There'a a phrase, "the elephant in the living room", which purports to describe what it's like to live with a drug addict, an alcoholic, an abuser. People outside such relationships will sometimes ask, "How could you let such a business go on for so many years? Didn't you see the elephant in the living room?" And it's so hard for anyone living in a more normal situation to understand the answer that comes closest to the truth; "I'm sorry, but it was there when I moved in. I didn't know it was an elephant; I thought it was part of the furniture." There comes an aha-moment for some folks - the lucky ones - when they suddenly recognize the difference.
There were, however, a few exceptions.
One was Norma Dodsworth, the poet, who had not unpleasantly drunk but had been sensible enough to pass out before any violent action proved necessary. He had been deposited, not very gently, on the lawn, where it was hoped that a hyena would give him a rude awakening. For all practical purposes he could, therefore, be regarded as absent.
Blackouts can be fun if approached with the right mindset. You just can't sweat the fact that you've lost a small portion of your life for all eternity. Occasionally, little bubbles of memory will float up like surreal Mylar party balloons at unexpected times throughout the net day and start piecing together a colorful, if incomplete, version of reality.
I dye my jeans jet black once a week, but they never seem dark enough. I bleach my hair bright white twice a month but it never seems light enough. I drink two and a half bottles of champagne every night but I never seem drunk enough. And I know I’m not high enough until someone grabs my face to check my vision to see if I’m still responsive— And even then, I’m thinking to myself that I should probably do one more line, you know, just to be safe.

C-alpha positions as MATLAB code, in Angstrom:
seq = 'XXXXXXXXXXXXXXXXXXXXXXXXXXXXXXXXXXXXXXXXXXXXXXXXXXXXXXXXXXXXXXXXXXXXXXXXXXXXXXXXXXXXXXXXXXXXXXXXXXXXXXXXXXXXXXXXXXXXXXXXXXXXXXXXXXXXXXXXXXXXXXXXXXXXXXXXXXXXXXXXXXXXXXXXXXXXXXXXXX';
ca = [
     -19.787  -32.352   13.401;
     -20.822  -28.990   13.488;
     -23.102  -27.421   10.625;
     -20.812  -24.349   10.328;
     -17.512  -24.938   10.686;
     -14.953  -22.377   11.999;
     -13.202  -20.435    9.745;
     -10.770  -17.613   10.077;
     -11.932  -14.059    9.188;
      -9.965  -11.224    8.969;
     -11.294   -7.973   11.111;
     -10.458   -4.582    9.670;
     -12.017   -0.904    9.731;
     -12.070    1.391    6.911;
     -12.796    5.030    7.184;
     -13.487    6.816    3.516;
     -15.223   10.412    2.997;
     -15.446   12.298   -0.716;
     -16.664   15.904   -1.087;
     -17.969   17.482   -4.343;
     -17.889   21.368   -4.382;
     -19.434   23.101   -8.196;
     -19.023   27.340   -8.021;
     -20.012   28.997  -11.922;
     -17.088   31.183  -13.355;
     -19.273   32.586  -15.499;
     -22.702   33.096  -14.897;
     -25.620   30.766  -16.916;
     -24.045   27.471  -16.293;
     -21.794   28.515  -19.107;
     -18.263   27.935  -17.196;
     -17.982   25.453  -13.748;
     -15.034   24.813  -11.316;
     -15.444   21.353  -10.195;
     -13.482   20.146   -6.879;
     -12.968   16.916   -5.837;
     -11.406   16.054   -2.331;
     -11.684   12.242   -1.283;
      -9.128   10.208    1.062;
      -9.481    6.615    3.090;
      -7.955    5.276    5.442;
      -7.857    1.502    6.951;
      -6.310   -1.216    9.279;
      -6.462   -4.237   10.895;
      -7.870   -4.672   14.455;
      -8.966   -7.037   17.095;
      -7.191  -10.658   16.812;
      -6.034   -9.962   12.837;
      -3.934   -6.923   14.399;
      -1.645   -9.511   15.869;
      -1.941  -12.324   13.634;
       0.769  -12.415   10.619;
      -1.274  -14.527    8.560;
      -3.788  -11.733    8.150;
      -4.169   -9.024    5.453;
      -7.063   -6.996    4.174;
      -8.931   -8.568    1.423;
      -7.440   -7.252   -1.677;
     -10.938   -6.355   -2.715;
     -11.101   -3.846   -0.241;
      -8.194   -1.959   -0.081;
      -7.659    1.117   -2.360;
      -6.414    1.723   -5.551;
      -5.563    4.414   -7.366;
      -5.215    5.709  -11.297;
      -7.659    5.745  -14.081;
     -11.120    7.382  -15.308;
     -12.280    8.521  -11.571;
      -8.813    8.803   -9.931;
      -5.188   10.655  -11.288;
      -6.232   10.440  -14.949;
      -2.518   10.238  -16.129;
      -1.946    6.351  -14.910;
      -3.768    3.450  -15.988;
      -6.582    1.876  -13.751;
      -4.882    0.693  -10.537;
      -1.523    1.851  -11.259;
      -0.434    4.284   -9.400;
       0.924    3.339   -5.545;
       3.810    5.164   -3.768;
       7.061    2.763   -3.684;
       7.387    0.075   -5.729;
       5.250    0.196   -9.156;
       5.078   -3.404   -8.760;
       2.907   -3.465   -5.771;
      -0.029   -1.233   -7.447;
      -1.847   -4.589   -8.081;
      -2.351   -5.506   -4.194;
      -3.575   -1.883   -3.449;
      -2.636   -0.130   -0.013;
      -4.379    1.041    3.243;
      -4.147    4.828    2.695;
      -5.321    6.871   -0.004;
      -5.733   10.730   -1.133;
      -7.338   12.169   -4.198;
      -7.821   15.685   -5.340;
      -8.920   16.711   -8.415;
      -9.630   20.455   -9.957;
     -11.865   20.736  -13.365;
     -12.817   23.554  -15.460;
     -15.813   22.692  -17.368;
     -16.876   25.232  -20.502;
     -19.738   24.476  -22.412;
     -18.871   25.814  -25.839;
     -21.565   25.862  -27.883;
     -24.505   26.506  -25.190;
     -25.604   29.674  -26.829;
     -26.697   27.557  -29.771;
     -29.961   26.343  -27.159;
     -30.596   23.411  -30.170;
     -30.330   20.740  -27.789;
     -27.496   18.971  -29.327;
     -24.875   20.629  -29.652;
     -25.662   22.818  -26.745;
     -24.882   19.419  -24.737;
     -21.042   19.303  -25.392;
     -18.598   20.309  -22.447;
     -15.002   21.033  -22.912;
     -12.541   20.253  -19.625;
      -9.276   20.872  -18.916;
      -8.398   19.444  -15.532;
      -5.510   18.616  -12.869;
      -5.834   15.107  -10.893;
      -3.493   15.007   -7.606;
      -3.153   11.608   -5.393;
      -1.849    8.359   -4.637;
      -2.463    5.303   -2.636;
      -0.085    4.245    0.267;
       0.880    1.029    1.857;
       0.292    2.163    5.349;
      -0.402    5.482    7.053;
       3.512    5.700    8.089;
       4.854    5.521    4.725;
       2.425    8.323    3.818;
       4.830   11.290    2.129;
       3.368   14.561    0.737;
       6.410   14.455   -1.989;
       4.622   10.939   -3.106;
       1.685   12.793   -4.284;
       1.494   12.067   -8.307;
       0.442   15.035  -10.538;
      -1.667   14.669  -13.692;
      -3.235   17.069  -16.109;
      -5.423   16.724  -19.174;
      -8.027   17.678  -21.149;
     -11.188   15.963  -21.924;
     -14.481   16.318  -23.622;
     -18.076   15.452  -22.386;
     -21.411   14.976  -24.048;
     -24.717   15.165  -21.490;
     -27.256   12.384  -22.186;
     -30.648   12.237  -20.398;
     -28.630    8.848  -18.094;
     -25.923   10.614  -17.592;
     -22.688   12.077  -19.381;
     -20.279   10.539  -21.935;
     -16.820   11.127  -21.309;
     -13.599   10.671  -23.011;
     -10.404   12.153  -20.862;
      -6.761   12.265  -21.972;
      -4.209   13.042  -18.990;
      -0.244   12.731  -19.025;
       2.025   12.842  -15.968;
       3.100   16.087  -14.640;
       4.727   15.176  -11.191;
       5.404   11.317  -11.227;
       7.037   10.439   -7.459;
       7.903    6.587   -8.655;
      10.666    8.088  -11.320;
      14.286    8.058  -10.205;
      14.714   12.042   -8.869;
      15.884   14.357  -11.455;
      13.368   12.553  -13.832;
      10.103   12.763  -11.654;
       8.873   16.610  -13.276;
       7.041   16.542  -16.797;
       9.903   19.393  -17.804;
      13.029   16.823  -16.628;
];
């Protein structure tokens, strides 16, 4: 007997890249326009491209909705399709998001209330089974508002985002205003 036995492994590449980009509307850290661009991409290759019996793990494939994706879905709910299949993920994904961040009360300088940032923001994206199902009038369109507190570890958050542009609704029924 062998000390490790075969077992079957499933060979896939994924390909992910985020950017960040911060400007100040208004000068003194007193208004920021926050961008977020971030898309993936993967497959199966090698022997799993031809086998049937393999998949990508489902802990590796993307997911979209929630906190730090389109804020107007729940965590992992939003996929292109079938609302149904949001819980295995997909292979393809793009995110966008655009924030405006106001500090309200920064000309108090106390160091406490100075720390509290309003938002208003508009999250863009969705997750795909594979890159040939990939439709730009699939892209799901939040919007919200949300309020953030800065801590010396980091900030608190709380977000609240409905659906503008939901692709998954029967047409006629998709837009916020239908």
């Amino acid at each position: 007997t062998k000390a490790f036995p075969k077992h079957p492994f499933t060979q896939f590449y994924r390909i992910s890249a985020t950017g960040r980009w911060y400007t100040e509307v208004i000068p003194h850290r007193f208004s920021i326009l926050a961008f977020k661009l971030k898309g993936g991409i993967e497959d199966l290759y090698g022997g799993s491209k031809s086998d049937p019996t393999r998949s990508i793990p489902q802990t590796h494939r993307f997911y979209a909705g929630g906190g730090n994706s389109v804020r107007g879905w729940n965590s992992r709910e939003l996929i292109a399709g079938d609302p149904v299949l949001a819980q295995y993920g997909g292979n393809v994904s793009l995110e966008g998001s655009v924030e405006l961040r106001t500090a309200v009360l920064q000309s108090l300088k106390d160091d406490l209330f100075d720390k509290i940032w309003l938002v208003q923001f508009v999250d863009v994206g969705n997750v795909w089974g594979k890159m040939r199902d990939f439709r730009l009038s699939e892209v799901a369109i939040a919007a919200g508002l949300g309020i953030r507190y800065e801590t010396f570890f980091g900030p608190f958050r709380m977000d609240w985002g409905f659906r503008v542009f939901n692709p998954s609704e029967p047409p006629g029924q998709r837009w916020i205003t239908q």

The one plentiful herds of magazine writers would continue to be culled - by the Internet, by the recession, by the American public, who would rather watch TV or play video games or electronically inform friends that, like, 'rain sucks!' But there's no app for a bourbon buzz on a warm day in a cool, dark bar. The world will always want a drink.
Through the discovery of Buchner, Biology was relieved of another fragment of mysticism. The splitting up of sugar into CO2 and alcohol is no more the effect of a 'vital principle' than the splitting up of cane sugar by invertase. The history of this problem is instructive, as it warns us against considering problems as beyond our reach because they have not yet found their solution.
When my pals in high school were starting to drink, it always looked unappealing to me. I would be at a big party and see one of the popular girls or football players completely wasted and puking and acting a fool, and think to myself, There’s nothing cool about that. I never wanted to be that out of control.
Gordie, the white boy genius, gave me this book by a Russian dude named Tolstoy, who wrote, 'Happy families are all alike; every unhappy family is unhappy in its own way.' Well, I hate to argue with a Russian genius, but Tolstoy didn't know Indians, and he didn't know that all Indian families are unhappy for the same exact reasons: the frikkin' booze.